Don't Loose Your Name (or Your Head)

As described in a previous post, for new inspiration and soul food I took a copperplate calligraphy class from Anne Elser at Binders Art Supply. Anne is a great teacher, and the class was a fantastic learning experience. The last class of the session we worked on envelopes. People in calligraphy classes tend to ask lots of questions about addressing formal invitations, especially for weddings, and I've become completely astonished at how complacent younger generations of women are about stupid and unequal traditions such as the "Mr. and Mrs. Man Only" name on envelopes. I thought that had mostly died out with my grandparents generation.

I'm old enough to remember the controversy of Ms. (the title and the magazine) and the fight for and death of the Equal Rights Amendment. Women in my mother's generation were expected to become housewives, nurses, secretaries, or teachers, and I remember the challenges my mother faced when trying to do more. When I entered the workplace, sexual harassment was the norm, and complaining about it didn't usually help or change things. When I'm patted on the head and told by a Millennium Generation woman that "Mr. and Mrs. Dude" on a wedding invitation is "traditional," I wonder what all of our female (and a few enlightened male) forbearers fought for. The right for women to enter any field, be treated fairly, and dress in the workplace like they're going to a picnic?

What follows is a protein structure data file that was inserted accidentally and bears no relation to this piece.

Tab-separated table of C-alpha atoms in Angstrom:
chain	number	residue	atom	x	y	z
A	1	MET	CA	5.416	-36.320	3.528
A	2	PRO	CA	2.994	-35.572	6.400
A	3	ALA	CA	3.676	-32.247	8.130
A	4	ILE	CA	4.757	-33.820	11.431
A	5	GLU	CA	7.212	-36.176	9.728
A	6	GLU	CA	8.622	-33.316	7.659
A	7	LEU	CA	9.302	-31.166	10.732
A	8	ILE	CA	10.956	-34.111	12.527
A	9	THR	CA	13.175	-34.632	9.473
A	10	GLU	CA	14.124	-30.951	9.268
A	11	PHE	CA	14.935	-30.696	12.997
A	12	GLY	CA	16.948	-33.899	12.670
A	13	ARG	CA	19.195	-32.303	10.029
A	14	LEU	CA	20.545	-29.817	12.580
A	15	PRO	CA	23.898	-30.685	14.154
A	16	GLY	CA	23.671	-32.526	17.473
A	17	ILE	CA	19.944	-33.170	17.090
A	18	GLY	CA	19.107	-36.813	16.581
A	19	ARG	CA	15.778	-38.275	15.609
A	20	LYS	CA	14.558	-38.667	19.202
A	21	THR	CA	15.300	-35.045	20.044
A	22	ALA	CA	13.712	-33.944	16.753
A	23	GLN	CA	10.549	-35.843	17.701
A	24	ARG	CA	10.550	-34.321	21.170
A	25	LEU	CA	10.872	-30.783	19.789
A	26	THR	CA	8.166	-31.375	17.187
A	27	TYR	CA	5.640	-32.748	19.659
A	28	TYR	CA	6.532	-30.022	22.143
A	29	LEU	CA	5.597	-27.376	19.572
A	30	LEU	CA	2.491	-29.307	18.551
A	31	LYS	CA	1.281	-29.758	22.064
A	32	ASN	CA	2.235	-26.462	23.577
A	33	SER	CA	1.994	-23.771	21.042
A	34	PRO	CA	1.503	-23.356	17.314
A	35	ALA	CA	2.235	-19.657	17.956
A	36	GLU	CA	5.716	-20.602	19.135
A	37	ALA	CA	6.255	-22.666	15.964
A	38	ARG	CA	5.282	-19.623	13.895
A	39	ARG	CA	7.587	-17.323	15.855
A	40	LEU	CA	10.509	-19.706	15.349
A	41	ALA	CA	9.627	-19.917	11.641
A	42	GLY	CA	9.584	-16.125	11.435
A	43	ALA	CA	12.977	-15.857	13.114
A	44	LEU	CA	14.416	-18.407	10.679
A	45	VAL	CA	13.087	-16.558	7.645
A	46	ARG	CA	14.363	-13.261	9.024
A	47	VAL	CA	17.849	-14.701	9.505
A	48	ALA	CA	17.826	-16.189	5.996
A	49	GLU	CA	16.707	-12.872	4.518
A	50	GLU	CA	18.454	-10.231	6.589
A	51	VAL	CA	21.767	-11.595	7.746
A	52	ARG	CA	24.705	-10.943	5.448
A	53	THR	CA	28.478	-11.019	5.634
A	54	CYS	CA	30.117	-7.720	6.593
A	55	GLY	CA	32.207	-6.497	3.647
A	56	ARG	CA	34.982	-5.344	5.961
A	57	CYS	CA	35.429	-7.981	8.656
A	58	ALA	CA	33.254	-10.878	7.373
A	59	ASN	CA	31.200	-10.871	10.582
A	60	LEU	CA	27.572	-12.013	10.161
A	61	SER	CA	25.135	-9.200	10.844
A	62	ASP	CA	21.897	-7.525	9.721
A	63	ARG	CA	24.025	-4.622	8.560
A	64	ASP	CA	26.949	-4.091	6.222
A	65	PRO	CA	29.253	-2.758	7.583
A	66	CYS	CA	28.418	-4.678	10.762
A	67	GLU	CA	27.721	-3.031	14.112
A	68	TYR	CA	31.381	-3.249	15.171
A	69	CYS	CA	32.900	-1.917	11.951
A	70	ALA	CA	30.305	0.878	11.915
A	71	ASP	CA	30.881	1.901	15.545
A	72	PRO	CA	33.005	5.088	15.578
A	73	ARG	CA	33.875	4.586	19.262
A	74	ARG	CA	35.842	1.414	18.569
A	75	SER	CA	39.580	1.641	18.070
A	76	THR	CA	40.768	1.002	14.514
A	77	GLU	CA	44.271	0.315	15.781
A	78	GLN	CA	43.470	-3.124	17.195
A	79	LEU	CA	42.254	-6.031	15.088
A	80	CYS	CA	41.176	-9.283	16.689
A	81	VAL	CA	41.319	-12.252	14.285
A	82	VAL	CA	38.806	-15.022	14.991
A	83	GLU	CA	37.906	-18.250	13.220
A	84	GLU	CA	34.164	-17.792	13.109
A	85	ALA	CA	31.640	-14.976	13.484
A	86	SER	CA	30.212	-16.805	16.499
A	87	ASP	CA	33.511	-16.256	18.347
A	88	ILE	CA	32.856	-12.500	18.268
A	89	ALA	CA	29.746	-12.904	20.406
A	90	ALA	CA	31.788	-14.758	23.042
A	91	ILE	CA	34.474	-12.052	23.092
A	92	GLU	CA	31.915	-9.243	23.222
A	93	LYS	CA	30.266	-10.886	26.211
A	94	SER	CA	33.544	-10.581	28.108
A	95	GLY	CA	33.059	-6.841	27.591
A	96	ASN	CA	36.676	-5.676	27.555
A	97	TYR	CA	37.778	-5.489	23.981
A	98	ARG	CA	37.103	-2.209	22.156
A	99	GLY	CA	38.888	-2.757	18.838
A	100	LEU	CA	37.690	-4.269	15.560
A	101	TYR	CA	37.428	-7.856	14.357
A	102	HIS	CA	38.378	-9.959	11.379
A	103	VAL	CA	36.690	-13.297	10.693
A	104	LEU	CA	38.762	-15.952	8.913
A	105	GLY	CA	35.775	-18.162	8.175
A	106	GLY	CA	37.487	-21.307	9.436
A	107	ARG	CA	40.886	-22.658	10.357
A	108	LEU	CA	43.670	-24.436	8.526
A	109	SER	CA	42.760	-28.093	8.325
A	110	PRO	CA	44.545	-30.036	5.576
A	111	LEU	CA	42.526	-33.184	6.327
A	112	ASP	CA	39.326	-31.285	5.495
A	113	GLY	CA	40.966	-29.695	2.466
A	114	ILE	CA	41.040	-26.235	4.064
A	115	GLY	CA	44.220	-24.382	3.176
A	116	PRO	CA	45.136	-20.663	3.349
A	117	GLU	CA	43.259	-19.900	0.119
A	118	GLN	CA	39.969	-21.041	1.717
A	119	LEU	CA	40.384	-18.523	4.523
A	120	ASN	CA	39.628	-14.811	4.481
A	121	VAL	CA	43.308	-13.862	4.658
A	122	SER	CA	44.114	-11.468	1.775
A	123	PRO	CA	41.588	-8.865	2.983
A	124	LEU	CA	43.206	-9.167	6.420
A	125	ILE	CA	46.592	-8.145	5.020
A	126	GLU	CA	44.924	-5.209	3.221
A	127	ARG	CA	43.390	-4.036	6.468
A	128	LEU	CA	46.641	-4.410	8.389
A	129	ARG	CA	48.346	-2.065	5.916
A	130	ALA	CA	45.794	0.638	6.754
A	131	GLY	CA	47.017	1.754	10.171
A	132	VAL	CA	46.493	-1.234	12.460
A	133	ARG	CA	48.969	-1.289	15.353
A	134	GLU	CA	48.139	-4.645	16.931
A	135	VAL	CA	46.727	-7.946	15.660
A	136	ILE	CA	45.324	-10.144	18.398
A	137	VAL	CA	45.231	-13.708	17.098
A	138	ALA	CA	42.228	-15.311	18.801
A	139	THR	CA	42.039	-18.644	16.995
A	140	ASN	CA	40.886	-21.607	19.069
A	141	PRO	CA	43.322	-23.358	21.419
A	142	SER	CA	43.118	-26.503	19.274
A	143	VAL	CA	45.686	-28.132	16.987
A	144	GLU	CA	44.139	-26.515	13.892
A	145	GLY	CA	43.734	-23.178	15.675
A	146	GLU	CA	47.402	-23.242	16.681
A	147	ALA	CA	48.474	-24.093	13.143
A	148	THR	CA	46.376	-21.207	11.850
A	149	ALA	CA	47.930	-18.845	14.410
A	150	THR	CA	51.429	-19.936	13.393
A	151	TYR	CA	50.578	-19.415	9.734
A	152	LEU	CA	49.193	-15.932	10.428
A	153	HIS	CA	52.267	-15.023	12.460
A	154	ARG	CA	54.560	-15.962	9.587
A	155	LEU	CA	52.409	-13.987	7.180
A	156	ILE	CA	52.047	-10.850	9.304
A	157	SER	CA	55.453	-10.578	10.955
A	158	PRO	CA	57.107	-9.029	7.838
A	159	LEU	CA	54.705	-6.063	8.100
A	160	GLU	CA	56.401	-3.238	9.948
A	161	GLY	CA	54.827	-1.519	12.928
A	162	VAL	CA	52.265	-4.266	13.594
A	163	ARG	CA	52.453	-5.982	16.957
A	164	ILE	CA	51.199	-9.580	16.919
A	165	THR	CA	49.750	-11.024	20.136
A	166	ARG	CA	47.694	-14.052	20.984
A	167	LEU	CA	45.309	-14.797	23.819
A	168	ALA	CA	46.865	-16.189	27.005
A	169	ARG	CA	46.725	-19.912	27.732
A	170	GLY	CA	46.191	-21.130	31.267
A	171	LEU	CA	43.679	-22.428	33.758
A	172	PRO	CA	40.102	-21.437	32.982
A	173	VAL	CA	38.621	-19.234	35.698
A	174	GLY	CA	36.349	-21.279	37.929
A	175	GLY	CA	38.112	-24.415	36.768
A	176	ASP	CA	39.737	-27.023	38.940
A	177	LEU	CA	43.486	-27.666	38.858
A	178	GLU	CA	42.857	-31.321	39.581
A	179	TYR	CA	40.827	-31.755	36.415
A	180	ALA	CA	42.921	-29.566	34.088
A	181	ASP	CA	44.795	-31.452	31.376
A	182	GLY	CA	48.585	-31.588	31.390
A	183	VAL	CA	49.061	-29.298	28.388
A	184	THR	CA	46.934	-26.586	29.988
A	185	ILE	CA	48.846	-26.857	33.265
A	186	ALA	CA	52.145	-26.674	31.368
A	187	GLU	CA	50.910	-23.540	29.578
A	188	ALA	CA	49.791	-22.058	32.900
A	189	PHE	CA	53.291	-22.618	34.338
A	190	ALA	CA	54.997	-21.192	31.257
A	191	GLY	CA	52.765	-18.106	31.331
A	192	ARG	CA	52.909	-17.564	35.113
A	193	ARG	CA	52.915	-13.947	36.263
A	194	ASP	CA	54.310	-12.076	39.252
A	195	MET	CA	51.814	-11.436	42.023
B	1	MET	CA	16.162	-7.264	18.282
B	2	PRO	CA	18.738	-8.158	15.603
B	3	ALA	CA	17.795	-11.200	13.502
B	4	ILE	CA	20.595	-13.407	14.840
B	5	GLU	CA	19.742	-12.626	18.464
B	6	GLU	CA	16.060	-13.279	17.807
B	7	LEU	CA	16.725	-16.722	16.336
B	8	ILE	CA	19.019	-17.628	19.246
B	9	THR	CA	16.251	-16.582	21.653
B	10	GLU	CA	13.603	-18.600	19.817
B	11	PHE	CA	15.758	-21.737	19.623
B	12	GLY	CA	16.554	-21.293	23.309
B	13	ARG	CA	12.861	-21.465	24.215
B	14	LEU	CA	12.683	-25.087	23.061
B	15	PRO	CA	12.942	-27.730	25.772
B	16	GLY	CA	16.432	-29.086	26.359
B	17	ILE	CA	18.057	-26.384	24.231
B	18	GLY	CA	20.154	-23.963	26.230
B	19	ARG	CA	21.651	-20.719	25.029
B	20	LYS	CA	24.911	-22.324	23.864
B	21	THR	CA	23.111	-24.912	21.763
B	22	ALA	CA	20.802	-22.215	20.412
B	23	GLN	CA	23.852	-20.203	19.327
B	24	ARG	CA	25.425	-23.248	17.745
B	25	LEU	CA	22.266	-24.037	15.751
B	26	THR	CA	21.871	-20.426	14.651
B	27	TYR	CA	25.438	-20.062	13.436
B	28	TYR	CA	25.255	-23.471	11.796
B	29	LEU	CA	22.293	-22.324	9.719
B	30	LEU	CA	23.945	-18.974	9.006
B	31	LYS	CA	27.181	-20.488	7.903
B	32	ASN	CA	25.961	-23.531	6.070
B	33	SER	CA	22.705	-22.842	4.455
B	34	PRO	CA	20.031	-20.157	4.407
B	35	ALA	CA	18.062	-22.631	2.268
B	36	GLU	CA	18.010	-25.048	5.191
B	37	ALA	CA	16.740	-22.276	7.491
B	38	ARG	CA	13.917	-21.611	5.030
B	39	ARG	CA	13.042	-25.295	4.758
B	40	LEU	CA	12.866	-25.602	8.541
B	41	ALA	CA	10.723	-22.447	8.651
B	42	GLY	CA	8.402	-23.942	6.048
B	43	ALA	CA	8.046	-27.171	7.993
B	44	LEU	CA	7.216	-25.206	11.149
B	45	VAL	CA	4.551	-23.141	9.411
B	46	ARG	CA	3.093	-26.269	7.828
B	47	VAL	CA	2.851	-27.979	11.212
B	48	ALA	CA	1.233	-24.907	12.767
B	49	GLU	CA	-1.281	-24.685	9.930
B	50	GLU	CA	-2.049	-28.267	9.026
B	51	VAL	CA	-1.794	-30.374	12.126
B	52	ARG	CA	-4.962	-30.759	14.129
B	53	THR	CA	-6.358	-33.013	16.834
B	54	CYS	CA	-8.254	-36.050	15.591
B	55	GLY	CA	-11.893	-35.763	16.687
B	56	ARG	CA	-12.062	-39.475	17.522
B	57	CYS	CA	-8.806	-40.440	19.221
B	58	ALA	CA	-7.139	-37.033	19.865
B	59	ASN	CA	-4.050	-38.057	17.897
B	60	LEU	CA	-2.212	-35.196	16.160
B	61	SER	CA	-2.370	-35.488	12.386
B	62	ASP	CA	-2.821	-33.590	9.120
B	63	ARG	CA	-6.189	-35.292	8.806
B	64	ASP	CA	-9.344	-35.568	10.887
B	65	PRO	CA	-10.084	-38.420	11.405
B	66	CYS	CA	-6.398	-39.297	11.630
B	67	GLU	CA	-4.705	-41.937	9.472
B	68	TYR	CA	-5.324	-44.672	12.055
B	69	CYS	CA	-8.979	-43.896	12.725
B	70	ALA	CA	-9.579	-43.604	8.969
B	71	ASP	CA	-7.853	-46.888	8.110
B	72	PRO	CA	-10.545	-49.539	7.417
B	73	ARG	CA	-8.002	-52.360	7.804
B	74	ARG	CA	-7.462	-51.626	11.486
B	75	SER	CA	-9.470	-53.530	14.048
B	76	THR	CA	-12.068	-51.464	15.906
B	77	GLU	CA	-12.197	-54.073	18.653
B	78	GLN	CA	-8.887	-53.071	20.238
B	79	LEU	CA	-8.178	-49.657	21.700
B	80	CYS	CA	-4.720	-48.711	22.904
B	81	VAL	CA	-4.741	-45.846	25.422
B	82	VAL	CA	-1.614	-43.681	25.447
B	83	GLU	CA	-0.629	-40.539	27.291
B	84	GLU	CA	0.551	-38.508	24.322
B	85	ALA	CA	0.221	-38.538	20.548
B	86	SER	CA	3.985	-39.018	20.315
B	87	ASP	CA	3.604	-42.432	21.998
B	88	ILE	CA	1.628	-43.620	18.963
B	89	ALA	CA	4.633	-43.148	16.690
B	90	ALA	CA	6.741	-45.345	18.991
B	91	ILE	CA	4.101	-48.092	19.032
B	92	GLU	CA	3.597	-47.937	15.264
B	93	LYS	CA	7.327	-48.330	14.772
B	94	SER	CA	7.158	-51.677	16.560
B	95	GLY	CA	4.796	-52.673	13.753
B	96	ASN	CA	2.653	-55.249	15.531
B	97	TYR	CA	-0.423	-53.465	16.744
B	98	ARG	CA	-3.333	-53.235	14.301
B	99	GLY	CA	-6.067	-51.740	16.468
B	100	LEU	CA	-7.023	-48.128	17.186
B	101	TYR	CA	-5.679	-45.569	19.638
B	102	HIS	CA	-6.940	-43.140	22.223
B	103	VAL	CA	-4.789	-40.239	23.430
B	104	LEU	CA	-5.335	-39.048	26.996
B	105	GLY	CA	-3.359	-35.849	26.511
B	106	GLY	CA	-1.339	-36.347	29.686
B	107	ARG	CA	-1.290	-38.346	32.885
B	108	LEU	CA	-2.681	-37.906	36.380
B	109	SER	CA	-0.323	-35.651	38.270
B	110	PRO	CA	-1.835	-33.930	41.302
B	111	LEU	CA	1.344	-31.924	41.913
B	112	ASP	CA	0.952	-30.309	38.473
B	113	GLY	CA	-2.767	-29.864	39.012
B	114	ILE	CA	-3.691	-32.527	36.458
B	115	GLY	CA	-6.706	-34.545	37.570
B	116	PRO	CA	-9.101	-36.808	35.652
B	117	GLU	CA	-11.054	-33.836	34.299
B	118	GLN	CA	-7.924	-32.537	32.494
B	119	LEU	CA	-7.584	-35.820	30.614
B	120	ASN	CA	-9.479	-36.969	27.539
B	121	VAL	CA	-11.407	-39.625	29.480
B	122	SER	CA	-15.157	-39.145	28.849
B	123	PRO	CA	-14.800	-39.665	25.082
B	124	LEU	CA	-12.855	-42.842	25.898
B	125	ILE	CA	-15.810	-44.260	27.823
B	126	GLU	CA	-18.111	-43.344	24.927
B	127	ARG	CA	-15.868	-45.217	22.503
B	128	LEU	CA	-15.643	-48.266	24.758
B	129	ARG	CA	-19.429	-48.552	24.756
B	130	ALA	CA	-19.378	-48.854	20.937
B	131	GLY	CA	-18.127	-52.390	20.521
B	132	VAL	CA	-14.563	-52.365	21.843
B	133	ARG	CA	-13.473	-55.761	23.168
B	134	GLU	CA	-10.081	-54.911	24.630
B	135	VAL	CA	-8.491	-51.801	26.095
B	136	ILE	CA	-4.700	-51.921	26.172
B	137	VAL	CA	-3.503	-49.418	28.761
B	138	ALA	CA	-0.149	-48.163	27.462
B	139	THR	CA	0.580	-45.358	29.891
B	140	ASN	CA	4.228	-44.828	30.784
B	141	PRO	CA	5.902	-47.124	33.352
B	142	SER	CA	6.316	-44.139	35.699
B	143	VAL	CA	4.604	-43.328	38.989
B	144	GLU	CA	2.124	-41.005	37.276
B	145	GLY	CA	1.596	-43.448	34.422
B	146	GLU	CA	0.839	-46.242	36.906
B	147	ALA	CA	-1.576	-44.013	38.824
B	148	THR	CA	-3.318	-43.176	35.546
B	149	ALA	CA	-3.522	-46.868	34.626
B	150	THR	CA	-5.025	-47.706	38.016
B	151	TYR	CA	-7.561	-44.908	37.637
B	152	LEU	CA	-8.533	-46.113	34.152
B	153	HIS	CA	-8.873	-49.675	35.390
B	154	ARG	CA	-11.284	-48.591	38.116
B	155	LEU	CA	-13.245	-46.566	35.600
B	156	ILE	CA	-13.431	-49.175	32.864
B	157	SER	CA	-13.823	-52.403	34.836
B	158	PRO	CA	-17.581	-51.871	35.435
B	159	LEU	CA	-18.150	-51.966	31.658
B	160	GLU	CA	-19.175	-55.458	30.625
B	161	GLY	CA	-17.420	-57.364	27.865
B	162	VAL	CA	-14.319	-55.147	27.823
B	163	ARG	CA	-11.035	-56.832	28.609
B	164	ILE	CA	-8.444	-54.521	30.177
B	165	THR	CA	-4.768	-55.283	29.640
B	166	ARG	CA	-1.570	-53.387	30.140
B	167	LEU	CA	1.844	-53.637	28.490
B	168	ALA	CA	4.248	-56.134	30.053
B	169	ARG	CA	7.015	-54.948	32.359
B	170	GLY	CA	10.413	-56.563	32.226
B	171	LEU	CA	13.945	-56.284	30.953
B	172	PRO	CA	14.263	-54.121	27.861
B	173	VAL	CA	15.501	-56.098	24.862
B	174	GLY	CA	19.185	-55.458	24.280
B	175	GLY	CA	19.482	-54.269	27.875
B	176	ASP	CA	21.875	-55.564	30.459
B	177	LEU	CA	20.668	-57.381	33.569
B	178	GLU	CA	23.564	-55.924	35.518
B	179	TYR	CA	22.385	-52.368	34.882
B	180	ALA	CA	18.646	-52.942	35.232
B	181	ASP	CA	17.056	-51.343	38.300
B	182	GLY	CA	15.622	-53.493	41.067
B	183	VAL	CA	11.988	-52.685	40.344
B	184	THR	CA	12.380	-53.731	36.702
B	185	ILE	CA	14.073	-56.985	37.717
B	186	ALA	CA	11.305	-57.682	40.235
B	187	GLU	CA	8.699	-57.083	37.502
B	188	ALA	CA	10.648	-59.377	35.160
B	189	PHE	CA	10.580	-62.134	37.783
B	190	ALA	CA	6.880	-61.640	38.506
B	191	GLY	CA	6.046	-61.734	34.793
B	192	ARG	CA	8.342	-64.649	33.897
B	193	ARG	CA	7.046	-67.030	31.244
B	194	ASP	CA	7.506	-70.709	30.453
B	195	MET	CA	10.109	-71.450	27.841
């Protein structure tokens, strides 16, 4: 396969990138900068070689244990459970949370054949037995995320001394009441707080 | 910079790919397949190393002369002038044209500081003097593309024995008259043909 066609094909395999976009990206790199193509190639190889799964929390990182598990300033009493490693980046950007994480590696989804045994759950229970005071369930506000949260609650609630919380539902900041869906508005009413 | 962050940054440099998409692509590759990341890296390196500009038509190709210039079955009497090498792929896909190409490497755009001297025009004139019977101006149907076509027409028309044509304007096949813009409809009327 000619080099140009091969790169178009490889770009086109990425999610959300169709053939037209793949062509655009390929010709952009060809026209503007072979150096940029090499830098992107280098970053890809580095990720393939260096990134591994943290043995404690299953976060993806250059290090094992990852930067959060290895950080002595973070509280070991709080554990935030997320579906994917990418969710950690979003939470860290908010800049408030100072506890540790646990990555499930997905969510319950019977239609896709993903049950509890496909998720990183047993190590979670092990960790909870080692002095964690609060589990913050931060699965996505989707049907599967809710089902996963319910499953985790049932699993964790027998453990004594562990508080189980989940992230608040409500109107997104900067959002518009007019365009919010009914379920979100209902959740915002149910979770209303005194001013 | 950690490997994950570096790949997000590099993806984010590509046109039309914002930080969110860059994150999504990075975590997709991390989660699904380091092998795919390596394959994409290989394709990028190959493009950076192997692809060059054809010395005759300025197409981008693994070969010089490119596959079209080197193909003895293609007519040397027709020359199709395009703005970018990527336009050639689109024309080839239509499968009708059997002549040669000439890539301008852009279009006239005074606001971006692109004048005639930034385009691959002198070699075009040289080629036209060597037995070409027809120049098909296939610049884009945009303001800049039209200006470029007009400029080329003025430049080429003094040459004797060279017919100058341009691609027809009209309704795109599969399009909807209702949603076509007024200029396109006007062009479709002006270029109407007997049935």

"Mr. and Mrs. Male Supreme" sent to a woman is insulting. It implies ownership, and even worse in this land where individuality is the cornerstone of our culture, it implies that the "Mrs." is anonymous. She has no name of her own. She could be anybody. The man, however, must be named, therefore, he must be more important. How completely stupid. For this women became suffragettes? For this they burned their bras? For this I spent decades developing an international name and reputation only to have it negated when someone I know gets married or graduates from school? I don't think so.

Ever the cynical rebel with a smile (I am a Gen X-er after all), I went prepared to class with my answer to the problem. In remembrancer of Anne Boleyn's beheading, 574 years ago that same day, I addressed the perfect traditional envelope. That Mrs. really could have been anybody, and she was... four more times.

Dear Anne,

Things are going to get really rough soon, but just know that your little girl does well.

To Whom It May Concern:

I'd like to be found at this address.

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